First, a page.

• In the intermediate space; in intermediate relation as regards time, etc.: with an object understood.
  • noun One of a grade of needles between sharps and blunts.

from the GNU version of the Collaborative International Dictionary of English.

  • preposition In the space which separates; betwixt.
  • preposition Used in expressing motion from one body or place to another; from one to another of two.
  • preposition Belonging in common to two; shared by both.
  • preposition Belonging to, or participated in by, two, and involving reciprocal action or affecting their mutual relation.
  • preposition With relation to two, as involved in an act or attribute of which another is the agent or subject.
  • preposition In intermediate relation to, in respect to time, quantity, or degree.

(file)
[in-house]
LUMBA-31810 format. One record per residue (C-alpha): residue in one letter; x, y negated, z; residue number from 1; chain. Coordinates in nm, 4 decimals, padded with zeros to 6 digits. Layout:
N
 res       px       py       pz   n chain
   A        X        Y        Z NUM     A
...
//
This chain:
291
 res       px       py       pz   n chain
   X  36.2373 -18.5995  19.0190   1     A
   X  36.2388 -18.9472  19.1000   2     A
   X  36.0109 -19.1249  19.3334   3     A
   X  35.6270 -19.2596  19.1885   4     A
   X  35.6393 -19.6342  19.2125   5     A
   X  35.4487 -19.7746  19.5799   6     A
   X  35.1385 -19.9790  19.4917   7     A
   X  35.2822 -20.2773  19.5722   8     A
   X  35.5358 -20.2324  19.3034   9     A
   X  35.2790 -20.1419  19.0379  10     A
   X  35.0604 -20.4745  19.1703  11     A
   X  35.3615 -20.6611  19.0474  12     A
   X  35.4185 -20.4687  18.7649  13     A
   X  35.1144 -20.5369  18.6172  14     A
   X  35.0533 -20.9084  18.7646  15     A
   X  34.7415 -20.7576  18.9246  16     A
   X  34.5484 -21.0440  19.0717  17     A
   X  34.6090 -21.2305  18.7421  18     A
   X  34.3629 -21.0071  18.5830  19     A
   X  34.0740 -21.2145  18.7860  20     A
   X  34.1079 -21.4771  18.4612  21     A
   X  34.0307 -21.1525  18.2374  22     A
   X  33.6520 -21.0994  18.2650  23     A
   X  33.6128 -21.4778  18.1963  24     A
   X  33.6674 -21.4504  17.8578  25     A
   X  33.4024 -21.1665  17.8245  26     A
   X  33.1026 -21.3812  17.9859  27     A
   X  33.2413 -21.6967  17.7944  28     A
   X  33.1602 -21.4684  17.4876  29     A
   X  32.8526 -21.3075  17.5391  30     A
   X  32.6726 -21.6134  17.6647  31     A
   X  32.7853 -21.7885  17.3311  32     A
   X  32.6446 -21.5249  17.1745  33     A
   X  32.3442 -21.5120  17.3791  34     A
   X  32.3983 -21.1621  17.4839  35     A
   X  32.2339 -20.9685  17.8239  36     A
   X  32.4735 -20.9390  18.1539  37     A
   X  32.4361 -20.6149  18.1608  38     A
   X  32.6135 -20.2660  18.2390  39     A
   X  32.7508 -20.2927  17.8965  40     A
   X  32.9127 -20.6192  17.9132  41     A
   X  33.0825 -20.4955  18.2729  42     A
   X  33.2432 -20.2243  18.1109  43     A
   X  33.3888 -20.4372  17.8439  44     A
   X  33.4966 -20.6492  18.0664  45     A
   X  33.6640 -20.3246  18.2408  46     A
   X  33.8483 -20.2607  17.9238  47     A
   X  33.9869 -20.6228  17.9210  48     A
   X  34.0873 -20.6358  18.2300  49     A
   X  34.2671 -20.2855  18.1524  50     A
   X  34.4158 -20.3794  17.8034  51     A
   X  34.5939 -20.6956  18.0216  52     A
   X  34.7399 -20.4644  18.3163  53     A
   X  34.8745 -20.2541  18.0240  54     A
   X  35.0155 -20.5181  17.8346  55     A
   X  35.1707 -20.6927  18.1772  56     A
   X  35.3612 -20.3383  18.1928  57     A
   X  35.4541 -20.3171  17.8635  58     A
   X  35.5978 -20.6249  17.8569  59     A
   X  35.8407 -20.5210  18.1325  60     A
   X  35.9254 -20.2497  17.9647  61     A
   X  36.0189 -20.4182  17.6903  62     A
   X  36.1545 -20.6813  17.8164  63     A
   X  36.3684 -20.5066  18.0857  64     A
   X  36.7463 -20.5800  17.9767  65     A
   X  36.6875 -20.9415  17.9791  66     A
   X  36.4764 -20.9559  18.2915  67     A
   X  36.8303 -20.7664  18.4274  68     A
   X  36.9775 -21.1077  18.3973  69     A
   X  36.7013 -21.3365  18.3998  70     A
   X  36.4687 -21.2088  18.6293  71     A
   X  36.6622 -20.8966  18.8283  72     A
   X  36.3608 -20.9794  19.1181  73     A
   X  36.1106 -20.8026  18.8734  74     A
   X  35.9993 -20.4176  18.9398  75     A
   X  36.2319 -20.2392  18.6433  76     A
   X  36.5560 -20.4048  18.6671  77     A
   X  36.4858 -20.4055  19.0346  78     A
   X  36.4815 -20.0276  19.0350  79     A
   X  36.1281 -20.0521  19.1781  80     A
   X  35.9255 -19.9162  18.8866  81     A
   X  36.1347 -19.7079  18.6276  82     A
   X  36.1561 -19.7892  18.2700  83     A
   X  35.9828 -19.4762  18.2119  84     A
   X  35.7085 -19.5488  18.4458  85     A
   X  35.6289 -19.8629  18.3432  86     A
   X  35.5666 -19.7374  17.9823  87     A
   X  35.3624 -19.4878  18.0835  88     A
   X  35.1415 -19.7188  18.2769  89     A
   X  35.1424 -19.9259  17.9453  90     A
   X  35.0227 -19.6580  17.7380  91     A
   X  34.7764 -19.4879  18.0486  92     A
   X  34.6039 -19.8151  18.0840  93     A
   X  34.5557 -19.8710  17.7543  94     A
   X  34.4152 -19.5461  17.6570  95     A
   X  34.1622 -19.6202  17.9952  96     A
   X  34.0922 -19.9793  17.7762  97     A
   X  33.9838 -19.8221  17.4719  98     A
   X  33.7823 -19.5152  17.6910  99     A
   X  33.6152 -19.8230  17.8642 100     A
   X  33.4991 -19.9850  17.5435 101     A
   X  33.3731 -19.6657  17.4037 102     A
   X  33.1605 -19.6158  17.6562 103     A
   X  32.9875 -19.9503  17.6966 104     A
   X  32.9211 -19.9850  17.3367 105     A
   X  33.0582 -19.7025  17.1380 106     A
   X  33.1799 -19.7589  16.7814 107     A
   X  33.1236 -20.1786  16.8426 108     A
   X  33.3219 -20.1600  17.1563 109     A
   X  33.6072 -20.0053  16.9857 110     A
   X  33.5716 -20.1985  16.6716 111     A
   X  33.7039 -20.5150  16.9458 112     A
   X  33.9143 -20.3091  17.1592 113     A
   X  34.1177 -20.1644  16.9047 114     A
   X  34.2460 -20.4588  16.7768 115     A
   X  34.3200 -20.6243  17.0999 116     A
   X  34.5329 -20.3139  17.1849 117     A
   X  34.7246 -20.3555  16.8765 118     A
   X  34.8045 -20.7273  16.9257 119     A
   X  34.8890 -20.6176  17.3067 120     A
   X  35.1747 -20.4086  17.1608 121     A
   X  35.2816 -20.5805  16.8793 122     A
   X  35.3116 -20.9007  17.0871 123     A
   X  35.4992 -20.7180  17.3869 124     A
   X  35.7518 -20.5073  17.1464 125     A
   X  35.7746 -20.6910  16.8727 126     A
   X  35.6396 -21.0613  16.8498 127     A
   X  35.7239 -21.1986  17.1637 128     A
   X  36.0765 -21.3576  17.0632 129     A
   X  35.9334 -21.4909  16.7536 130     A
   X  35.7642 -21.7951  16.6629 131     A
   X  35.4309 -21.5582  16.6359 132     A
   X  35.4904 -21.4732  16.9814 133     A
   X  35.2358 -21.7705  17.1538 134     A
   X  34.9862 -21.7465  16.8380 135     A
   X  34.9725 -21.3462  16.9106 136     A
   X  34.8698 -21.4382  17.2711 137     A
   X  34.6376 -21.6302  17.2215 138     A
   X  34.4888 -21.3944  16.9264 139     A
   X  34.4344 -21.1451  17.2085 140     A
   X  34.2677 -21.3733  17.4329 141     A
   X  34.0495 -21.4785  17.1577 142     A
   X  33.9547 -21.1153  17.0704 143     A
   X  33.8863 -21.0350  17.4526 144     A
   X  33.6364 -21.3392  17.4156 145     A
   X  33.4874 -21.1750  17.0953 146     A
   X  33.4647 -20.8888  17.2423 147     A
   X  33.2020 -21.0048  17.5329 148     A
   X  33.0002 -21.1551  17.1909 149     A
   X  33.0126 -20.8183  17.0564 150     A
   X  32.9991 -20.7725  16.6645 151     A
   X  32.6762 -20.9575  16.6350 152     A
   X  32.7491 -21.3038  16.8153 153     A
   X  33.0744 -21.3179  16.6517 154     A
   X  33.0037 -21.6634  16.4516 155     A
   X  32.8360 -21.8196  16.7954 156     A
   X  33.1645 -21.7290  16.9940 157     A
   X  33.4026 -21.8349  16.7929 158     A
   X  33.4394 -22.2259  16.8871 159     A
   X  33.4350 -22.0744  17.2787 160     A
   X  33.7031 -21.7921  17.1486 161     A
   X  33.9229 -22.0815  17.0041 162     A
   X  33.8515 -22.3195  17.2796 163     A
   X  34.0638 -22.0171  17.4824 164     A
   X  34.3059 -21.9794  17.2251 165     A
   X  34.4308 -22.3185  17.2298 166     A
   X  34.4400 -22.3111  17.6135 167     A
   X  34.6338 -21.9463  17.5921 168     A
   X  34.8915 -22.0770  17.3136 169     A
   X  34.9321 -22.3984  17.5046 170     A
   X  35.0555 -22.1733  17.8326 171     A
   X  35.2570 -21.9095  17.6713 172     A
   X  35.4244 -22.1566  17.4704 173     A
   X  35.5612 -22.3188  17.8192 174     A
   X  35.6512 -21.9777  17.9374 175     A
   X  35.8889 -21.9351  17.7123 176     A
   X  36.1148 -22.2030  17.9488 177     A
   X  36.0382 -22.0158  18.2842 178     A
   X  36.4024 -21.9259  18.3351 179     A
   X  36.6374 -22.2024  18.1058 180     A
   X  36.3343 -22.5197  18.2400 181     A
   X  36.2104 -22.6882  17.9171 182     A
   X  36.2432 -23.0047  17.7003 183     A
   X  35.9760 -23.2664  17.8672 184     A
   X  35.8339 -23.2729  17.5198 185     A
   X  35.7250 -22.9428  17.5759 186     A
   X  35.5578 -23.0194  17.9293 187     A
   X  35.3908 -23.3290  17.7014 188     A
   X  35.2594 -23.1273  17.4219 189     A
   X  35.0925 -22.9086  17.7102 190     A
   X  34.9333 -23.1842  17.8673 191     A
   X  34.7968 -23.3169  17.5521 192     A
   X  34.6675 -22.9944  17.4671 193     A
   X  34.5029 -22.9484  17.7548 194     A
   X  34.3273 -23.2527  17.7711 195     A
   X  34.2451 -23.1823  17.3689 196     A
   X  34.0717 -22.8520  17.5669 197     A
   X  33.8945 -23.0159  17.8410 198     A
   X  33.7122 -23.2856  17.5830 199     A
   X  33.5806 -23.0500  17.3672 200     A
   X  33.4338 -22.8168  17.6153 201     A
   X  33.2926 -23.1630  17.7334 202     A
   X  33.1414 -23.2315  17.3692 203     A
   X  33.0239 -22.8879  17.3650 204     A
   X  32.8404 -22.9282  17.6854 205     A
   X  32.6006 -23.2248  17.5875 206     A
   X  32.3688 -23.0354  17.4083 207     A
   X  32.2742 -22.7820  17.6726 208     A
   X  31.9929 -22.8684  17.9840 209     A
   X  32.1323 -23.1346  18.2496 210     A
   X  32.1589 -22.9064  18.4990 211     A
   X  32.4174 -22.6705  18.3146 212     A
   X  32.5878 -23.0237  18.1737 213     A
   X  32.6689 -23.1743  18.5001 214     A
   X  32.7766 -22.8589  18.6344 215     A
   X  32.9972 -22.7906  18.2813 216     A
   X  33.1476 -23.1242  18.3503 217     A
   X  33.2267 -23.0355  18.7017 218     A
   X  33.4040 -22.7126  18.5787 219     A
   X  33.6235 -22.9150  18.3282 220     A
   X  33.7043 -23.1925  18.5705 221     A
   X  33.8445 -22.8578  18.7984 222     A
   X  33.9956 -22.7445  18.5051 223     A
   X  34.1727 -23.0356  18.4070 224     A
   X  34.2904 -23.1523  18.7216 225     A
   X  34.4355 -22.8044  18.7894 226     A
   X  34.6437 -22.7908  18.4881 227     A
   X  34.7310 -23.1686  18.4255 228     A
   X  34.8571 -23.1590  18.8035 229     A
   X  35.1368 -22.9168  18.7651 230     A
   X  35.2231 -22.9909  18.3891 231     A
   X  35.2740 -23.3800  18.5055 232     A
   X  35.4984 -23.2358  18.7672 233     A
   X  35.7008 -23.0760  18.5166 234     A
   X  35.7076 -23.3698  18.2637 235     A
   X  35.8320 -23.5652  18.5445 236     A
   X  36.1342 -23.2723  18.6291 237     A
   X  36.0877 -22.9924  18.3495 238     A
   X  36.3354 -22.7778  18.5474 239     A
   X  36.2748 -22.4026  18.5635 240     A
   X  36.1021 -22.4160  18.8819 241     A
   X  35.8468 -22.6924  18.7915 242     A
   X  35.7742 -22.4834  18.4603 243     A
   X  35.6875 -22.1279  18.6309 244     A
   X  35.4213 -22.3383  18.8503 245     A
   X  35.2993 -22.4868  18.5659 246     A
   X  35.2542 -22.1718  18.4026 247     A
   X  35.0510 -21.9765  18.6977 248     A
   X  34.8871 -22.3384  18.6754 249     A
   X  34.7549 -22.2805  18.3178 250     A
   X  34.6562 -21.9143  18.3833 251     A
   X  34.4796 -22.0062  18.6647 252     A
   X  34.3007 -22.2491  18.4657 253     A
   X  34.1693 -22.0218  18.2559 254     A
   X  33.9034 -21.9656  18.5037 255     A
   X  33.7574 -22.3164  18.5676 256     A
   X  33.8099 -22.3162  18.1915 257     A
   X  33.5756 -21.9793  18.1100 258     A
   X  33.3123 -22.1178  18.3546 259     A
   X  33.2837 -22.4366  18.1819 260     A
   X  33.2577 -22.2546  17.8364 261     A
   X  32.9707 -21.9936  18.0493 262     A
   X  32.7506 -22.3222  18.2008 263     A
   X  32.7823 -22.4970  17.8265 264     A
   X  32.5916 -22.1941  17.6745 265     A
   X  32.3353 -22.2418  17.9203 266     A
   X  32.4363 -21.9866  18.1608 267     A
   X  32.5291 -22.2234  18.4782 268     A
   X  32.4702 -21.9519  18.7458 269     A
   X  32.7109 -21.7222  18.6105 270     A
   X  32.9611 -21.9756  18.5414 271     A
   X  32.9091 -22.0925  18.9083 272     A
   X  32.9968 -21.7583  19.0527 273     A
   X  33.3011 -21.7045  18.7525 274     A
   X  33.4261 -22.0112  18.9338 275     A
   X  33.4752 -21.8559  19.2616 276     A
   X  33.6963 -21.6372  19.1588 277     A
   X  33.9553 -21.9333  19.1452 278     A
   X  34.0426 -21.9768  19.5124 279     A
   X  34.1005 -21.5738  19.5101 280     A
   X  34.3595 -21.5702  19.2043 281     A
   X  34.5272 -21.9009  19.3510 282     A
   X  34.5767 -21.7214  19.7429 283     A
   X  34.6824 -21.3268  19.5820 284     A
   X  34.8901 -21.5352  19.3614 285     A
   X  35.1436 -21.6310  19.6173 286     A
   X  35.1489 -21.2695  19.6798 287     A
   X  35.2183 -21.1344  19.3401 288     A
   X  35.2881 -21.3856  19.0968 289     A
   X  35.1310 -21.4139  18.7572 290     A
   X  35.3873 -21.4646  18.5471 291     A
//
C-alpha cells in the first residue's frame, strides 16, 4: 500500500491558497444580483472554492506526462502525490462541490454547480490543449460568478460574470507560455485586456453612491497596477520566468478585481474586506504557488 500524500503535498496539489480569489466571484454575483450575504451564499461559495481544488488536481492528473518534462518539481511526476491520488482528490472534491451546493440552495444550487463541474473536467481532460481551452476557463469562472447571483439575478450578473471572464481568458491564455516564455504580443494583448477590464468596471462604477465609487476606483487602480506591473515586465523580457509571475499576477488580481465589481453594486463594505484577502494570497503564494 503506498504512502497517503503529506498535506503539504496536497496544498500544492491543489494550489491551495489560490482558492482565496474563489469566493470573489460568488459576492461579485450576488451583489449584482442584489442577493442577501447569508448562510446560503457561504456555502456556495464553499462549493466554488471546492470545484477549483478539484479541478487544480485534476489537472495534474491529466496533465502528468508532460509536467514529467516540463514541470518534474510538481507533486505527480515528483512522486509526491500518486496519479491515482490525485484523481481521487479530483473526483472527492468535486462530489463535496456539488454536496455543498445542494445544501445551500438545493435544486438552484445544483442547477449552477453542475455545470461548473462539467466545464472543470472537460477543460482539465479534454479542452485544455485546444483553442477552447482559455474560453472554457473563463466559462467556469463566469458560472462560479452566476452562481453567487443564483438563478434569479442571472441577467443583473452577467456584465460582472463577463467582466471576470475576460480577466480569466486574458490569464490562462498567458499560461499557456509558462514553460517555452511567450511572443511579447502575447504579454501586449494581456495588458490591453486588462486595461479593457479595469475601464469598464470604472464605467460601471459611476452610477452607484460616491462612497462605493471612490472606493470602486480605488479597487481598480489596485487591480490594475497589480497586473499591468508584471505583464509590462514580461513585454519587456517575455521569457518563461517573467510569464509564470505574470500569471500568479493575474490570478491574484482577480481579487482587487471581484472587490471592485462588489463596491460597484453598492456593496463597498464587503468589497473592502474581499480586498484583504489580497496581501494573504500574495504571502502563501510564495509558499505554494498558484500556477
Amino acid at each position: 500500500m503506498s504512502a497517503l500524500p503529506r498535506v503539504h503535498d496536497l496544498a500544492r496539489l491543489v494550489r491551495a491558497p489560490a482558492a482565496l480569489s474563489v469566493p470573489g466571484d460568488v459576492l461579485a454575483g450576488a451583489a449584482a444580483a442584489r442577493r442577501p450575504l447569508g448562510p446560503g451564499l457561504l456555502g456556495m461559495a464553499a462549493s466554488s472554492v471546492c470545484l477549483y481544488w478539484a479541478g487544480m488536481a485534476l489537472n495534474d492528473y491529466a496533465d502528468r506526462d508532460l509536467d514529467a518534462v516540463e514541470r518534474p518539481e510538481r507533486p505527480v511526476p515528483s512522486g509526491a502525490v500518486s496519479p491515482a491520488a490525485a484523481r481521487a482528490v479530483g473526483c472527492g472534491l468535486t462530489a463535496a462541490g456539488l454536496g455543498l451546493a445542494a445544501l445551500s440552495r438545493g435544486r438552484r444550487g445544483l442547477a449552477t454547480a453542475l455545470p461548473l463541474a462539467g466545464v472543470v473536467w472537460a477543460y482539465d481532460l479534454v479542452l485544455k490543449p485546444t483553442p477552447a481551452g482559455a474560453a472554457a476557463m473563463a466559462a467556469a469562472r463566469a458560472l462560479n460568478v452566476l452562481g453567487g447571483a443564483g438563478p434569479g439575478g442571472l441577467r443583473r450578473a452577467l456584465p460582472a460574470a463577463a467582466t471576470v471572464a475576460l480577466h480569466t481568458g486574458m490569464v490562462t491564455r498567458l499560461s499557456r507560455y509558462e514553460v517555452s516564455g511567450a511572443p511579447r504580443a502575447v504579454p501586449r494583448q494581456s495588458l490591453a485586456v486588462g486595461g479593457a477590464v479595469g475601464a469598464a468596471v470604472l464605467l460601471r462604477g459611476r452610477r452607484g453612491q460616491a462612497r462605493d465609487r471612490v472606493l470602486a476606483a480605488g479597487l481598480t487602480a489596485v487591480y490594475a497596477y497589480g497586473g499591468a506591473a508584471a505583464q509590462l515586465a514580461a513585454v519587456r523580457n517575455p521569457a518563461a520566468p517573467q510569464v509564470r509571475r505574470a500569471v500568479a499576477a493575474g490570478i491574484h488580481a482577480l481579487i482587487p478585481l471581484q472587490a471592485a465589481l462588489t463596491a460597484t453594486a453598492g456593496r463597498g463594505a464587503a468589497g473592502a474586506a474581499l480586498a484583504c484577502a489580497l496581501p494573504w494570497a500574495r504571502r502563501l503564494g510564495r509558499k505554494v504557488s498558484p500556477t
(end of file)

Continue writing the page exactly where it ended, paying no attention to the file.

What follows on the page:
• preposition the space, or in the space, between the decks of a vessel.
  • preposition in confidence; with the understanding that the matter is not to be communicated to others.
  • noun Poetic & R. Intermediate time or space; interval.

from Wiktionary, Creative Commons Attribution/Share-Alike License.

  • preposition In the position or interval that separates (two things), or intermediate in quantity or degree. (See the Usage notes below.)
  • preposition Done together or reciprocally.
  • preposition Shared in confidence.
  • preposition In transit from (one to the other, or connecting places).
  • preposition Combined (by effort or ownership).
  • preposition One of (representing a choice).

from WordNet 3.0 Copyright 2006 by Princeton University. All rights reserved.

  • adverb in between
  • adverb in the interval

Etymologies

from The American Heritage® Dictionary of the English Language, 4th Edition